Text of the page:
Ashley Sutter- 2016
Philippians 2:5-8 “Have this mind among yourselves, which is yours in Christ Jesus, who, though he was in the form of God, did not count equality with God a thing to be grasped, but emptied himself, by taking the form of a servant, being born in the likeness of men. And being found in human form, he humbled himself by becoming obedient to the point of death, even death on a cross.”
“The will of God is never exactly what you expect it to be. It may seem to be much worse, but in the end it’s going to be a lot better and a lot bigger.” -Elisabeth Elliot
“SAME! Same! Same! I want the same!” I’ve noticed something with my children. When I’m handing out drinks or snacks or toys as of late, they both communicate that they want “the same” as their sibling.
Recently I was prepping a sippy cup of milk for my toddler. When my preschooler saw that she was without, she tugged on my shirt hem and asked for a drink. Knowing she had a head cold, I reached for the orange juice. My intent was to give her an extra boost of Vitamin C to help fight off the sniffles. I poured the juice into a “big girl cup.” I put the cup of juice on the table so she could drink. Thinking she would respond with a big smile to have her favorite pink cup full of a sweet beverage, I called her over to the table. Seeing what I gave her, she collapsed to the floor and and through hot, angry tears rolling down her cheeks managed to say “but I wanted the SAME!”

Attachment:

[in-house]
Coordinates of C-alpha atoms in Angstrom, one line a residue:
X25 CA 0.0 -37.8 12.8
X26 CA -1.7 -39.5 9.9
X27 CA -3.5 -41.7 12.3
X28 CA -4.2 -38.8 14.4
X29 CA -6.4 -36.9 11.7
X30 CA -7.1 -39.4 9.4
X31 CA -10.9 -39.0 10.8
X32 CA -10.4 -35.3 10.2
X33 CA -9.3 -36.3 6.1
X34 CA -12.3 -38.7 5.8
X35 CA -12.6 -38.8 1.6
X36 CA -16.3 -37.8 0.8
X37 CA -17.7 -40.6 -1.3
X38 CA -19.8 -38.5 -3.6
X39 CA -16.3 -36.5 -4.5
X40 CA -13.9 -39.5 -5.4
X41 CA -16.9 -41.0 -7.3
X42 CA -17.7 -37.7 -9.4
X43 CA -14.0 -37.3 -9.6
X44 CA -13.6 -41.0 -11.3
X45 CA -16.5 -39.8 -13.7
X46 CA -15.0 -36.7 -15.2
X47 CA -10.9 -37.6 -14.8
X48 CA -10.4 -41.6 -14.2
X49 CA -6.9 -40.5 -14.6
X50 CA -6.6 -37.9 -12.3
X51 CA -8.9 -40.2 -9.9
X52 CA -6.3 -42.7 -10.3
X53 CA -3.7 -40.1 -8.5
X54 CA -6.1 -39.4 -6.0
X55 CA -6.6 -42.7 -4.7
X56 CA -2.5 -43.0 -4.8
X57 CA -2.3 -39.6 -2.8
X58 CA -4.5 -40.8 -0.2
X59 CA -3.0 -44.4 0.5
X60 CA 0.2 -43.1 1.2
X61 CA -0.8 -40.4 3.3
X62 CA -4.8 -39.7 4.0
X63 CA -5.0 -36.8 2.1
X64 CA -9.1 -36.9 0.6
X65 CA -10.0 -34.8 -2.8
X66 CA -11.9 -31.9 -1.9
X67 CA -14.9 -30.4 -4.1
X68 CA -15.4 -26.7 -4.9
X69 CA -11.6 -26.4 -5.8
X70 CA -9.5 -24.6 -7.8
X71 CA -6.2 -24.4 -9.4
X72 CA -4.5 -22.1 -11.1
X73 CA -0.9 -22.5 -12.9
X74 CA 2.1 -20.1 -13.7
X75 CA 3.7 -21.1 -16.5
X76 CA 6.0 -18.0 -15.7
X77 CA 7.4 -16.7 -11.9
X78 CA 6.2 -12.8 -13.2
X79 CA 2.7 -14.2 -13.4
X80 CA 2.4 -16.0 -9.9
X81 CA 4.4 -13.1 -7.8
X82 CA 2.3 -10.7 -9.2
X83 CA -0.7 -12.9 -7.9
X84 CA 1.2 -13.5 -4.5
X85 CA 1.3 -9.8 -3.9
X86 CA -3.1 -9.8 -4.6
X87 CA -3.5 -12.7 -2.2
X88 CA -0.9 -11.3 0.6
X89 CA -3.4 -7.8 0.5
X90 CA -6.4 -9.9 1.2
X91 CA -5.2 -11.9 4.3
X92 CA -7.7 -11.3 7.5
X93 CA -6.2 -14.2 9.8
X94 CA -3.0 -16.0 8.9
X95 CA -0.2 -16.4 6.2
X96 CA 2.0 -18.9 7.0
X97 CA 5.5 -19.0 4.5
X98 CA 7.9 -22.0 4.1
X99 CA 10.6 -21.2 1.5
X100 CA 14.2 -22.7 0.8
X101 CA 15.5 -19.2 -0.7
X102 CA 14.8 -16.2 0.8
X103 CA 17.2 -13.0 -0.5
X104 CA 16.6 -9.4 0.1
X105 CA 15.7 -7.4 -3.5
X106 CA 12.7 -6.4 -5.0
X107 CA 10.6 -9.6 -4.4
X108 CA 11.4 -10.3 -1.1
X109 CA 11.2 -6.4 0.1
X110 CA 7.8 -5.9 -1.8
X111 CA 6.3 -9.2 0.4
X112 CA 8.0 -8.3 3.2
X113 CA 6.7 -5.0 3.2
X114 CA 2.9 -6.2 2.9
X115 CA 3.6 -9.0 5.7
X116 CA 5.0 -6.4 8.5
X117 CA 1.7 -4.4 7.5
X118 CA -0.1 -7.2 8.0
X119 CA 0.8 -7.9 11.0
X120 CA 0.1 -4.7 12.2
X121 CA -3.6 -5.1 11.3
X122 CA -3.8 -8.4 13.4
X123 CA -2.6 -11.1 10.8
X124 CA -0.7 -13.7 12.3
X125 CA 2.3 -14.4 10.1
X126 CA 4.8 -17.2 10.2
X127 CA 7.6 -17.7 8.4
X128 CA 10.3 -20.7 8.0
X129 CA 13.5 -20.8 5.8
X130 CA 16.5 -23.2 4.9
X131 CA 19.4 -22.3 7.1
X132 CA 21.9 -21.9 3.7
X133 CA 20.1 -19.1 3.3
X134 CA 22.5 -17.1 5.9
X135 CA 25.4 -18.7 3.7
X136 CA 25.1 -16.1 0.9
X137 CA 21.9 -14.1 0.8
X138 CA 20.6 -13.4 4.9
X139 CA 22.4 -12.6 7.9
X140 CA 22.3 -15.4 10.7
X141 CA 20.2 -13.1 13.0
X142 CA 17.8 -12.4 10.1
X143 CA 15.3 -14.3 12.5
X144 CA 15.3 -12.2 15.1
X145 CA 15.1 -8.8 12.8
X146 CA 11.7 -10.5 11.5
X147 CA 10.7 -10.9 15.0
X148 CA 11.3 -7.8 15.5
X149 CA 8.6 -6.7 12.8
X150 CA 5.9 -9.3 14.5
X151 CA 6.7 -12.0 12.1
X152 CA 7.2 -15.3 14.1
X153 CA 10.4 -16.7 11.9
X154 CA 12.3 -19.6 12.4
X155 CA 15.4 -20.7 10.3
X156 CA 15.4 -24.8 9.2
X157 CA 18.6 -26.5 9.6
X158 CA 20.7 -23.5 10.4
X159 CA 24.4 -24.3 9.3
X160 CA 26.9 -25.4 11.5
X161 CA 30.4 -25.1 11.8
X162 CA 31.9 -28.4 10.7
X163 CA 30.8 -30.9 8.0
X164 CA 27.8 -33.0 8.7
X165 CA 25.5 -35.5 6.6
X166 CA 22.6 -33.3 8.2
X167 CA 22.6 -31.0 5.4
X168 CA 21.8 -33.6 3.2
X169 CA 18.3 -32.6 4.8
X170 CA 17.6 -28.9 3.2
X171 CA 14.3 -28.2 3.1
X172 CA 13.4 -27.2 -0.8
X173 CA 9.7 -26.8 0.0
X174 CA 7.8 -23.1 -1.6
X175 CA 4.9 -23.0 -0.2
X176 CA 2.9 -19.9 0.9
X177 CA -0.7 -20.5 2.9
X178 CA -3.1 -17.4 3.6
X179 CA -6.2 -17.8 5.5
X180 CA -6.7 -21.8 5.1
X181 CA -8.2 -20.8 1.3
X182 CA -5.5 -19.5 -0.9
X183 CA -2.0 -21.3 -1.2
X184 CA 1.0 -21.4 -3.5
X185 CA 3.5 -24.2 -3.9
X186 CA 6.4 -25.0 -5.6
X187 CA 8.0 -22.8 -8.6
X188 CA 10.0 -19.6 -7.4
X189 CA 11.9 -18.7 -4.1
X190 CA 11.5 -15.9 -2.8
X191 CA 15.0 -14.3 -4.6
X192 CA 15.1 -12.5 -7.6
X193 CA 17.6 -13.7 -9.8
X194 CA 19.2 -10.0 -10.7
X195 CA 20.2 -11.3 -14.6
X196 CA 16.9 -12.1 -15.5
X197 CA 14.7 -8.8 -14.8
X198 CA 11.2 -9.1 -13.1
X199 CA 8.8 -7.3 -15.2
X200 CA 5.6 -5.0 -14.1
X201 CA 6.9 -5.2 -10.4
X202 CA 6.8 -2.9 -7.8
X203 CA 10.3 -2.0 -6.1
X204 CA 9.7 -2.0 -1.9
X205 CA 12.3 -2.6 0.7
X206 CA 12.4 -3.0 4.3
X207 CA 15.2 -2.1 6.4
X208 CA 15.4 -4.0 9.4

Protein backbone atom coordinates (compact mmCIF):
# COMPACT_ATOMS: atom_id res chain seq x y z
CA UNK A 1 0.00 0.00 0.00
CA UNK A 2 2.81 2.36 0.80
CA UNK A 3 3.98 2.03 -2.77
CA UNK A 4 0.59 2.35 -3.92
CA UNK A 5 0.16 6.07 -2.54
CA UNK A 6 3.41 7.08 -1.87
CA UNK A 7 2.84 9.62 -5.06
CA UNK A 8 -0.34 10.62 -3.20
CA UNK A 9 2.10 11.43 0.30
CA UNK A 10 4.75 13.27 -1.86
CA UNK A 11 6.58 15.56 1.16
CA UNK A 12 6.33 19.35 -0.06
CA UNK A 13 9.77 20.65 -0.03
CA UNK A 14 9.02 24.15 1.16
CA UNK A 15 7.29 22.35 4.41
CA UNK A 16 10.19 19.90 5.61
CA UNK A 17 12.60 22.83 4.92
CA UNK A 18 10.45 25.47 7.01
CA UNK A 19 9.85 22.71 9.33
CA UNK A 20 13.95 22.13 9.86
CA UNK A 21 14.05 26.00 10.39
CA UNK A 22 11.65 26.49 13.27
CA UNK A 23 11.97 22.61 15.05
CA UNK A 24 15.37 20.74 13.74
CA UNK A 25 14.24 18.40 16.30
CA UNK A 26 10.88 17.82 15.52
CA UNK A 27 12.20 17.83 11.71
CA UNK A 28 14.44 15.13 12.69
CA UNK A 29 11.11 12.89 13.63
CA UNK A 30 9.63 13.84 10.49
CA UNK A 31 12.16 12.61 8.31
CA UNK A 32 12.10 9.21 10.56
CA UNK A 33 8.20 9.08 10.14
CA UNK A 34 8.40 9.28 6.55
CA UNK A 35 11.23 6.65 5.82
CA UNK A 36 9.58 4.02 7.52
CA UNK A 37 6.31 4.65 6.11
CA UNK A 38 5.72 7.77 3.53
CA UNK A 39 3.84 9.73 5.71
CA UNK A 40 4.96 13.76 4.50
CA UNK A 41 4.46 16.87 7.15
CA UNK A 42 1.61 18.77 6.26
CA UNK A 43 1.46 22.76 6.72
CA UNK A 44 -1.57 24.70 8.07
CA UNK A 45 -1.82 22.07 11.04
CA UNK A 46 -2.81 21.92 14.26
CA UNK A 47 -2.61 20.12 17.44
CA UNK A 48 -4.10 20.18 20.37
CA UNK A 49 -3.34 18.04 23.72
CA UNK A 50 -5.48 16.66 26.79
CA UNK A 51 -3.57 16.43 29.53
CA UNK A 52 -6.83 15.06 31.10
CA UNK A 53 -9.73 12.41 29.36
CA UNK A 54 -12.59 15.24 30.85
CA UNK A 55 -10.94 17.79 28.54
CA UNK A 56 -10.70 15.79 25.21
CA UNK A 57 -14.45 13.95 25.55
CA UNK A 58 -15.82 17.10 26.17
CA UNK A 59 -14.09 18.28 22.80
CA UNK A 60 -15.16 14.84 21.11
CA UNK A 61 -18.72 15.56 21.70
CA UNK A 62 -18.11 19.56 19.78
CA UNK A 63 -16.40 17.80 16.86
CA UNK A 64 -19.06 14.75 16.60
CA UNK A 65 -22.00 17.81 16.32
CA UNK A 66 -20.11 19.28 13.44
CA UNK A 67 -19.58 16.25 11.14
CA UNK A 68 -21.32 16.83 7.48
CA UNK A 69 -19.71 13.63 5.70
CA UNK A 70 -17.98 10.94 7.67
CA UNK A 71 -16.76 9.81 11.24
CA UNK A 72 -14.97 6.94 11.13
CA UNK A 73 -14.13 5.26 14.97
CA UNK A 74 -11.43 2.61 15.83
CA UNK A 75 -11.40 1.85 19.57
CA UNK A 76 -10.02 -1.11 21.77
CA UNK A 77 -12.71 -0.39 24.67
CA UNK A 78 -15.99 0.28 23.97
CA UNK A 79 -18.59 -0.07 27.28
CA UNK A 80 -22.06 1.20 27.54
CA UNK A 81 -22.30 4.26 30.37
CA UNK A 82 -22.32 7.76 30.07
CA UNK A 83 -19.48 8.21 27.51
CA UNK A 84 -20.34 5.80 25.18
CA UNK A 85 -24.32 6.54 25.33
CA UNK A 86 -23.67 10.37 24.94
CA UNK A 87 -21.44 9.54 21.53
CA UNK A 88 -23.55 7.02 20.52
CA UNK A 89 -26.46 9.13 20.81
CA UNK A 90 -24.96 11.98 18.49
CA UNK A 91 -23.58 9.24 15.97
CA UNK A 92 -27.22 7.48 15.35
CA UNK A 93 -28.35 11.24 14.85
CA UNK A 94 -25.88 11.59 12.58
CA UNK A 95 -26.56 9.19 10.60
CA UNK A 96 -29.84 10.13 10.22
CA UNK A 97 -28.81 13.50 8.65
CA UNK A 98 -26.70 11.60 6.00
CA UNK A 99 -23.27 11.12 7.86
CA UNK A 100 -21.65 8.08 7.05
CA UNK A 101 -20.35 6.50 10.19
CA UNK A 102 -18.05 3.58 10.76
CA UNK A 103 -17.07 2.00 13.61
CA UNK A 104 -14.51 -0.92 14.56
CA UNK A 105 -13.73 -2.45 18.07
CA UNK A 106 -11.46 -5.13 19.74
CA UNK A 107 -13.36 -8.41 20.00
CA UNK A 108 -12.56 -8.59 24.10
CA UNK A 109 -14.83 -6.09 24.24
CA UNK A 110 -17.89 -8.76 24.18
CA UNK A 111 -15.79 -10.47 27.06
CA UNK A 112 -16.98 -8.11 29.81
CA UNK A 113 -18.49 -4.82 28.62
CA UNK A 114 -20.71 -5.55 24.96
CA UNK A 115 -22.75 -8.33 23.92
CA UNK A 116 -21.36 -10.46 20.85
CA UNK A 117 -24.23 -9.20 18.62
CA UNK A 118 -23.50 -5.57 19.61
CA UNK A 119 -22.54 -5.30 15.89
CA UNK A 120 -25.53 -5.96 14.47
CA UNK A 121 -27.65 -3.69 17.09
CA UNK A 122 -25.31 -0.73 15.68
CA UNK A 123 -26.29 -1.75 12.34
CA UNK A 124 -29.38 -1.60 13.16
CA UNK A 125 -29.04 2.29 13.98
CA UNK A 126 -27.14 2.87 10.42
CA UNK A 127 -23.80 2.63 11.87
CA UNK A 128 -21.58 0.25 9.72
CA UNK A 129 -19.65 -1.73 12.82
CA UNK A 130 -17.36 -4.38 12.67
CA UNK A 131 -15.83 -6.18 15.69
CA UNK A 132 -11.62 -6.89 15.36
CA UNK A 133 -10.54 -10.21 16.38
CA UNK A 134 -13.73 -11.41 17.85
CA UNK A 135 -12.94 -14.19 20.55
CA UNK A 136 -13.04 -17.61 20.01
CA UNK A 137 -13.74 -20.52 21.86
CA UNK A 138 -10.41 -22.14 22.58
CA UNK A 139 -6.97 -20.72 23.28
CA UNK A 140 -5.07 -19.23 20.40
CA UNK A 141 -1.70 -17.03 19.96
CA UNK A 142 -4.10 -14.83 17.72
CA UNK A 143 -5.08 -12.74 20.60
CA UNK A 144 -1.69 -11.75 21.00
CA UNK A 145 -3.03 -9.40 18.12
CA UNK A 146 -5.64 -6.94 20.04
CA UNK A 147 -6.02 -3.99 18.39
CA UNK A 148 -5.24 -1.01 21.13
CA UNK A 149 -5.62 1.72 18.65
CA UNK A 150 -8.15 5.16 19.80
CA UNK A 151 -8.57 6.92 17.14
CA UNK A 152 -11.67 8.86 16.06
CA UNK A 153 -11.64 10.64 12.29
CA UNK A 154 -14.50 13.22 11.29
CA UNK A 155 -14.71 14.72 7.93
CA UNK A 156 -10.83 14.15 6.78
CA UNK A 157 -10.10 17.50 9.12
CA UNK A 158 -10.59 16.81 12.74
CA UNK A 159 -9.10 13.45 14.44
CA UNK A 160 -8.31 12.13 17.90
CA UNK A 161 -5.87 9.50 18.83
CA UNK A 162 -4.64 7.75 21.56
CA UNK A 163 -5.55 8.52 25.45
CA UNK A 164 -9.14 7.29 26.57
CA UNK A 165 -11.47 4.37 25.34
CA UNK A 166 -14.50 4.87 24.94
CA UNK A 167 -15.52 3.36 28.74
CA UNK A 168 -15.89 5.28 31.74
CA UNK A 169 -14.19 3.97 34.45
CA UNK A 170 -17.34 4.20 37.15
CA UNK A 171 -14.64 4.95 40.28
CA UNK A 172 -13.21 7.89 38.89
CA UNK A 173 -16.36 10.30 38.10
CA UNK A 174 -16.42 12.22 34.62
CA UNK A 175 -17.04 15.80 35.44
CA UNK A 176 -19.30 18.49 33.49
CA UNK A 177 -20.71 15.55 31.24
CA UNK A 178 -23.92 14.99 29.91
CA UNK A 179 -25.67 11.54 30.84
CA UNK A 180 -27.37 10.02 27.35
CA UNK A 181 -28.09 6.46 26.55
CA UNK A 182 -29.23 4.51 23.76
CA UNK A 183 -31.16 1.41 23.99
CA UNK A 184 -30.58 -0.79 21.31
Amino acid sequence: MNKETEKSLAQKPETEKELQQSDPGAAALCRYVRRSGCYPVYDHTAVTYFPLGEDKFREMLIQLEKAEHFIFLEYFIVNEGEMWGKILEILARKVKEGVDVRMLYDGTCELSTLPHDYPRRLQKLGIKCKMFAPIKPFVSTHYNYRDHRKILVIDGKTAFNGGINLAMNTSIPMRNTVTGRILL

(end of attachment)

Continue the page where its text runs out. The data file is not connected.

My children are young and immature. Unable to see the full picture, they need their parents to guide them and give them the best things. Typically, they’re mindful of our “you get what you get and you don’t get upset” attitude we try to build into them but that desire for what the other has disrupts our cheerful days. Often, when they want “the same” it makes me chuckle and I think to myself “why would you want that toy? That’s a baby toy!” or “but you’re a little boy! You don’t really want to wear pink rain boots like your sister!”
During one of these more serious episodes, as I was consoling my 4 year old and trying to teach her how ridiculous it would be if I gave her the same as her younger brother, I felt the Holy Spirit impress on my heart: You do this too. In your flawed thinking you shake your fist at God and demand the same as what you see others getting. Yet, you do not watch from your Heavenly Father’s eternal perspective. You do not see that what I have given you is for your best. I suspect I’m not alone.
Whether our problem is we’re longing for the proverbial greener grass on the other side of the fence or we are in the midst of the worst suffering we have known; we have a straightforward choice before us. Our finite thinking can render us like angry toddlers demanding of our loving parents for what we think is best when it really is not. Or we can be obedient like Jesus, trusting in a God is good, sovereign and faithful.
There is a painting by the artist James Tissot titled “What Our Lord Saw from the Cross.” It is considered ground-breaking because “its point is to give viewers, accustomed to looking at the event from the outside, a rare opportunity to imagine themselves in Christ’s place and consider his final thoughts and feelings as he gazed on the enemies and friends who were witnessing, or participating in, his death.”
I imagine Christ could have focused on someone in the crowd who was in that moment free from not just physical suffering, but who also did not have to carry the burden of mankind’s sin. He could have looked up at the heavens and cried out “I want the same as that man!” Yet he humbled himself, even to the point of death, because he trusted in the plans of our Heavenly Father which would bring forth the hope and salvation for us.
We might not see the definite plan for our lives until our faith becomes sight. Until then, we may be free from the folly of making finite, futile demands of an eternal and glorious Father and simply trust and obey.